His mom was very sympathetic to his situation (wiping his face with a wet rag – not pictured).


In regards to the highly anticipated first pitch (mentioned several times already in this post because of its importance to ANY baseball game)…it was highlighted by TK giving Crash a bottle.

My thought process: “He’ll be good to go after this, right? He’ll be eating peanuts, keeping a box score, chasing after foul balls and trying to sneak a sip of my beer!”

BUT after his bottle, our 3 1/2-month old son turned into “Concourse Joe.”

While sitting in the stuffy, warm seats – with the speakers blaring right behind us – Crash was miserable. BUT walking around the concourse, he was in heaven – he was still outside and there were still a lot of people. The only difference…in the concourse, Chuck Morgan wasn’t shaking his baby brain.

HEAVEN!

Not necessarily for TK….

She will admit that taking care of “Concourse Joe” makes it hard to enjoy….ANYTHING. She would sit in the seats for five minutes at a time and then dash back to the concourse before he had a melt down. TK ate her hot dog and drank her only beer of the night while watching the game on closed circuit TV.

(Special thanks to her for letting me enjoy the game and visit with an old friend who went to the game with us.)

As the game went on, Crash became extremely restless. In the fifth inning, Team Myers went on a tour of the entire concourse – walking around the whole stadium.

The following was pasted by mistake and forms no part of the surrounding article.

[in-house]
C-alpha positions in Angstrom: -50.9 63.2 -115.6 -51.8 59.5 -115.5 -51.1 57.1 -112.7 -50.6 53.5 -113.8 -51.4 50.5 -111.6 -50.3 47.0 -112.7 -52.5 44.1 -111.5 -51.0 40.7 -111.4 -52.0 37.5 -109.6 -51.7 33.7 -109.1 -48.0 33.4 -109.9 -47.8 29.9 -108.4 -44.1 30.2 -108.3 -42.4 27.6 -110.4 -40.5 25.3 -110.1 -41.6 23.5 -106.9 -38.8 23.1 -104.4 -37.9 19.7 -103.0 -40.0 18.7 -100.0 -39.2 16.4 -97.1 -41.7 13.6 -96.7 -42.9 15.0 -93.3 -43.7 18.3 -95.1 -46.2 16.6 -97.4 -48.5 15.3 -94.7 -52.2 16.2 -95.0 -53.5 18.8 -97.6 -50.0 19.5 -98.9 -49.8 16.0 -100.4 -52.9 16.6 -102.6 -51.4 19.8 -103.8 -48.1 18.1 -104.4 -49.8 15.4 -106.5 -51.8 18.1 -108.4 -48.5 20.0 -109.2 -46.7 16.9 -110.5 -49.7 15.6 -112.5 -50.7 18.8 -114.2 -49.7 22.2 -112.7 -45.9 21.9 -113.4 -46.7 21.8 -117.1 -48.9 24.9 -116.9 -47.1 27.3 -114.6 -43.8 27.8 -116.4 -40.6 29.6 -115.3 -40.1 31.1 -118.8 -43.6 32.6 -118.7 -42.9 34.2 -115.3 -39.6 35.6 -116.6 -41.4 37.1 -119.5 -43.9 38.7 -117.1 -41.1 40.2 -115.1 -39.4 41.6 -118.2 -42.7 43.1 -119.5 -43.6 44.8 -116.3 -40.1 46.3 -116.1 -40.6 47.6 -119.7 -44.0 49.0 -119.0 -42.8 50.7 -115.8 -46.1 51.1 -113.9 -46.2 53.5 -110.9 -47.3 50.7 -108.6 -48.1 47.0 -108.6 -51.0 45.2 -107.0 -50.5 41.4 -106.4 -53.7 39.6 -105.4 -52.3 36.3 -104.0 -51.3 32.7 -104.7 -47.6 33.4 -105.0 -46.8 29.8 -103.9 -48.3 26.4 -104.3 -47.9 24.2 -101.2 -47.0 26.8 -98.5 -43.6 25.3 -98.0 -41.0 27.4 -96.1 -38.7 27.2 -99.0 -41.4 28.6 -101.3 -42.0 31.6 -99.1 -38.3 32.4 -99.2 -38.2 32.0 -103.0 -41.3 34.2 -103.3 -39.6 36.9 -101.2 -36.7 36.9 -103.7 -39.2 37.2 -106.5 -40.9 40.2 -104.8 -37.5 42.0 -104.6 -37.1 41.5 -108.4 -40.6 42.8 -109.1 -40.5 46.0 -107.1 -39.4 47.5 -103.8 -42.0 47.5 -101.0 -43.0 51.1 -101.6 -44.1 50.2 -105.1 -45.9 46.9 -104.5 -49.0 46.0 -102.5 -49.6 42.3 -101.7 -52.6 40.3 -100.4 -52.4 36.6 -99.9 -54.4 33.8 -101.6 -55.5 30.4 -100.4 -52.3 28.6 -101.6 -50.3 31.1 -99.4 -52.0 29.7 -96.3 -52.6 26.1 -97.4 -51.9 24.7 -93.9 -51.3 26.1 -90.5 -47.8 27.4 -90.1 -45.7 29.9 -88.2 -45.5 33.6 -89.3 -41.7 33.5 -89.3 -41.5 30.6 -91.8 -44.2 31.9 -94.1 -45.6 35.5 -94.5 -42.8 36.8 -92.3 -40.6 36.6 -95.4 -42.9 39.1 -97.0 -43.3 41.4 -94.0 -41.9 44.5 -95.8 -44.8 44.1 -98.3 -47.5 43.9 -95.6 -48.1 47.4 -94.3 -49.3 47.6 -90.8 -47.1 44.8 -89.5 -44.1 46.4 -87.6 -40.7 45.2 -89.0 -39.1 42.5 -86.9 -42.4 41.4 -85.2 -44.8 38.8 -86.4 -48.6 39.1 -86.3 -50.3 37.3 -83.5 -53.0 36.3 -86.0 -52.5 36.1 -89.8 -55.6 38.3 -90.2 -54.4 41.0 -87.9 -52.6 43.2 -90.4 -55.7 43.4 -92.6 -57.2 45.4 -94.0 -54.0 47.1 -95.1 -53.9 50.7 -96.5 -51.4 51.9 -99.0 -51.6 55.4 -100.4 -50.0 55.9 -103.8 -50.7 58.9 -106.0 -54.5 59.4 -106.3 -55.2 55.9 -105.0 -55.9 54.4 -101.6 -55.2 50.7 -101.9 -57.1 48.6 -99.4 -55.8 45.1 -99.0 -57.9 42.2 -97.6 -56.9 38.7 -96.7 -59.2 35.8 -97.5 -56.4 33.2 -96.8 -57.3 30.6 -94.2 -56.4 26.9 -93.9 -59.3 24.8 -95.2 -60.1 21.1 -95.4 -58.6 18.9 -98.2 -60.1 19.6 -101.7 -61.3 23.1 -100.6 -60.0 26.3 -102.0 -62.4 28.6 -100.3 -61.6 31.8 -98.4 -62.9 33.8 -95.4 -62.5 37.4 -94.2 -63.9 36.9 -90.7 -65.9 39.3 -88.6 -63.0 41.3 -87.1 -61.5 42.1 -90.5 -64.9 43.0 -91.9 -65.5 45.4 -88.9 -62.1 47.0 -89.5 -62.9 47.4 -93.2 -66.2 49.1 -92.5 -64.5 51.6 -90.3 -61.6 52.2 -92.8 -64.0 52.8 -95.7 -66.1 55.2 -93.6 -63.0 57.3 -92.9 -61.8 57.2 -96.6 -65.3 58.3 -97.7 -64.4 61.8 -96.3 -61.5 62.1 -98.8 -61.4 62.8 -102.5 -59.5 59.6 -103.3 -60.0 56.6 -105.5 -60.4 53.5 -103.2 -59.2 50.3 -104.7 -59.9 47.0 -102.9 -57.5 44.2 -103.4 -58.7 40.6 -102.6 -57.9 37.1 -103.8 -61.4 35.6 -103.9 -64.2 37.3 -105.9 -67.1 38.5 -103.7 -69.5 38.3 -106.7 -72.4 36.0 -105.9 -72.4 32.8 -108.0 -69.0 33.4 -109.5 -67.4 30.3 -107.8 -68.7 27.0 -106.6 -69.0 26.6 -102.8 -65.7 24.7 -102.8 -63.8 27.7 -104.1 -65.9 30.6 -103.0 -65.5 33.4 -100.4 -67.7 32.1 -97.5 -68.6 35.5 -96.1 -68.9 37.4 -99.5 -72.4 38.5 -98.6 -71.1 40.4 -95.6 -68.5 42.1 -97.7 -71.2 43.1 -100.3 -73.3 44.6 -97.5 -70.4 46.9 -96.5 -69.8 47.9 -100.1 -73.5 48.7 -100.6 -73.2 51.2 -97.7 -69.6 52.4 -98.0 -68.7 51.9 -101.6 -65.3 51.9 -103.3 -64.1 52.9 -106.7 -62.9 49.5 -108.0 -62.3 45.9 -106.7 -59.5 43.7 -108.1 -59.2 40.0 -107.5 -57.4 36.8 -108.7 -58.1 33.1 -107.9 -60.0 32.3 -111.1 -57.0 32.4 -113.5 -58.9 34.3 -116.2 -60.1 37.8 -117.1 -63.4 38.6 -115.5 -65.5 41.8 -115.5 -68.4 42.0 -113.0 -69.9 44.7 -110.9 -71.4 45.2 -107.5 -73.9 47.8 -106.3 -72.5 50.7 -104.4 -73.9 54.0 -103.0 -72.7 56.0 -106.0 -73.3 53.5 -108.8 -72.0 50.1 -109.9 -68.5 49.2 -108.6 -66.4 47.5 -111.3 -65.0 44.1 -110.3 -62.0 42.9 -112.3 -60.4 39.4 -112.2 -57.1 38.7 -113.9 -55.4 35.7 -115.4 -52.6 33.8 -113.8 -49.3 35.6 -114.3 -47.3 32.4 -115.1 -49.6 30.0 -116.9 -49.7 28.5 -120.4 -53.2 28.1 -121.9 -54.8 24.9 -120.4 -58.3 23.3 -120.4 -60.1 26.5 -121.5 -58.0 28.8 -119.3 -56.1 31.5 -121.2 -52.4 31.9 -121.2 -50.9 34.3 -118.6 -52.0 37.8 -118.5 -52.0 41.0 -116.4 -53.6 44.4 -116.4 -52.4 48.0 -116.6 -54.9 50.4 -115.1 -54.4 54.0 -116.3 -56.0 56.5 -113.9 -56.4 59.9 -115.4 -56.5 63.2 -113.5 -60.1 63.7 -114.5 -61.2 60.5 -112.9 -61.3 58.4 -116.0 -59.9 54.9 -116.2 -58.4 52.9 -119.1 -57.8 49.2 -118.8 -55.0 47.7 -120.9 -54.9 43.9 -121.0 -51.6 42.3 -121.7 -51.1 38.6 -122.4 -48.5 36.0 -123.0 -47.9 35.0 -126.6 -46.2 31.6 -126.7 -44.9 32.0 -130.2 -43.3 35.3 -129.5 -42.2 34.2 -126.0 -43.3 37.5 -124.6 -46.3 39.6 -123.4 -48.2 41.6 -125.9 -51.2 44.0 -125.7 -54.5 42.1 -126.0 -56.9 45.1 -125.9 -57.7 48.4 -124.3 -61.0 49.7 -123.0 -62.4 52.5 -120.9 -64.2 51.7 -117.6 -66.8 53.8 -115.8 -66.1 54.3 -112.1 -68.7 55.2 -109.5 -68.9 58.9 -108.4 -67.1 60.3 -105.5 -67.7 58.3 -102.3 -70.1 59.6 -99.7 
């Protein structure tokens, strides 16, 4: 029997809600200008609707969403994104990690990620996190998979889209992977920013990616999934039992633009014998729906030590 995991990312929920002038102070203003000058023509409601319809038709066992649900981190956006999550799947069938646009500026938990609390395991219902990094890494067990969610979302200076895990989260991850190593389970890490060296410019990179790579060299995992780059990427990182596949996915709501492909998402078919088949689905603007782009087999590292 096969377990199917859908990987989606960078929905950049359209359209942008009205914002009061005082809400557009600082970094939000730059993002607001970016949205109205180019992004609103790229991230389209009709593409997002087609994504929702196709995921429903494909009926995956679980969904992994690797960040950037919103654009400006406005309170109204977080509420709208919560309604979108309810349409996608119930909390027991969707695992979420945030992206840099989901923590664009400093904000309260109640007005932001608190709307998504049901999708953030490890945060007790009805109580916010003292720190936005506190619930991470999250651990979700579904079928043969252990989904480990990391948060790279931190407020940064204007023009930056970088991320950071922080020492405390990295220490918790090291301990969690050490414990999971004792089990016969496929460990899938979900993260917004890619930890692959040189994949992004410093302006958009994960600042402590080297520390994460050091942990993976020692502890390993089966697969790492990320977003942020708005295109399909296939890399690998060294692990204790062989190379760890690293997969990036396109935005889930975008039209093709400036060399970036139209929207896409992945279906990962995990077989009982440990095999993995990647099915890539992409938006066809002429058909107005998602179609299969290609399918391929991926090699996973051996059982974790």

Crash was already over it, though. He didn’t enjoy this journey, which even included a stop by the “misty fans” (right).

Needless to say, the wheels were coming off.

Towards the end of our long walk, Crash actually started to fall asleep. We debated whether to return to the seats, knowing that him snoozing through “Now batting Michael Young!” was a long shot. (Actually, it would have scared the yellow poop out of him and turned him into a screaming banshee.)

We didn’t want to give up on this experiment, though. This was his first Rangers’ game DANG IT!

TK offered to walk him until he was sound sleep and then bring him back to the seats. She said, “If he starts crying again…we’ll go home.”

Defeat had already started to set in for me. I agreed.

We stayed for another half inning, but when TK removed Crash’s socks and stuffed them in his ears – I heard the words of my college roommate as he stared at that mural in Crash’s room:

“I really hope Crash likes baseball.”

I turned to TK, smiled, and said, “Let’s go.”

– – –

Then it was time to write this blog post:

• Where do I start?

• What should I leave out?

• What part(s) should I poetically enhance (Remember the complete luggage set? Confession: We only had two bags.)

• How do you capture excitement AND disappointment?

My biggest issue: “How do I wrap this up in a nice, neat, poignant package?”

During a conversation with my neighbor – telling her the tale of “Concourse Joe” – she tied it all together for me.

Neighbor: “I bet he would like to watch the game in a suite.”

YES!

It made complete sense: Crash wasn’t upset by the crack of the bat, the smell of fresh cut grass or the cheering crowd. He wasn’t pissed off because of the excitement in the air or the grace of the game.

He wasn’t upset that the Rangers can’t hit with men in scoring position. (This might be a stretch…)

Crash was hot and the speakers made his baby brain rattle – that’s it.

Those two things can be fixed in snap – his dad needs to find some rich friends who have a suite.

“Anything for you, Concourse Joe.”